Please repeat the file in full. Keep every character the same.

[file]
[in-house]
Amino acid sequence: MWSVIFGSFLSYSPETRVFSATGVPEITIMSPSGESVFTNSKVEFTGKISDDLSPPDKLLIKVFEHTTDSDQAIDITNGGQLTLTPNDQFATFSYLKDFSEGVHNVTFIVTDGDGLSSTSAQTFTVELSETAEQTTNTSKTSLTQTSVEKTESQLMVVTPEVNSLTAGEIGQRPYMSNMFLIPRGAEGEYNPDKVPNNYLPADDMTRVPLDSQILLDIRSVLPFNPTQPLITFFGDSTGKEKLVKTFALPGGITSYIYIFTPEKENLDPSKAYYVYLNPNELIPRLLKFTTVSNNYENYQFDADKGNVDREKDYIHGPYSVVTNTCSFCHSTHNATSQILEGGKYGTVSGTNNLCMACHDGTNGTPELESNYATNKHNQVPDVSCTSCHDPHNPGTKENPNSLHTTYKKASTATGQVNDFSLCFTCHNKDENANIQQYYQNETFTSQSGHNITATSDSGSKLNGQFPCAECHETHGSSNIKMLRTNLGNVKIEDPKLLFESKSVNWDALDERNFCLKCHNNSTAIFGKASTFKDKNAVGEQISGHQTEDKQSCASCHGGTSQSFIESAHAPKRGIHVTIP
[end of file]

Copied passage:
[in-house]
Amino acid sequence: MWSVIFGSFLSYSPETRVFSATGVPEITIMSPSGESVFTNSKVEFTGKISDDLSPPDKLLIKVFEHTTDSDQAIDITNGGQLTLTPNDQFATFSYLKDFSEGVHNVTFIVTDGDGLSSTSAQTFTVELSETAEQTTNTSKTSLTQTSVEKTESQLMVVTPEVNSLTAGEIGQRPYMSNMFLIPRGAEGEYNPDKVPNNYLPADDMTRVPLDSQILLDIRSVLPFNPTQPLITFFGDSTGKEKLVKTFALPGGITSYIYIFTPEKENLDPSKAYYVYLNPNELIPRLLKFTTVSNNYENYQFDADKGNVDREKDYIHGPYSVVTNTCSFCHSTHNATSQILEGGKYGTVSGTNNLCMACHDGTNGTPELESNYATNKHNQVPDVSCTSCHDPHNPGTKENPNSLHTTYKKASTATGQVNDFSLCFTCHNKDENANIQQYYQNETFTSQSGHNITATSDSGSKLNGQFPCAECHETHGSSNIKMLRTNLGNVKIEDPKLLFESKSVNWDALDERNFCLKCHNNSTAIFGKASTFKDKNAVGEQISGHQTEDKQSCASCHGGTSQSFIESAHAPKRGIHVTIP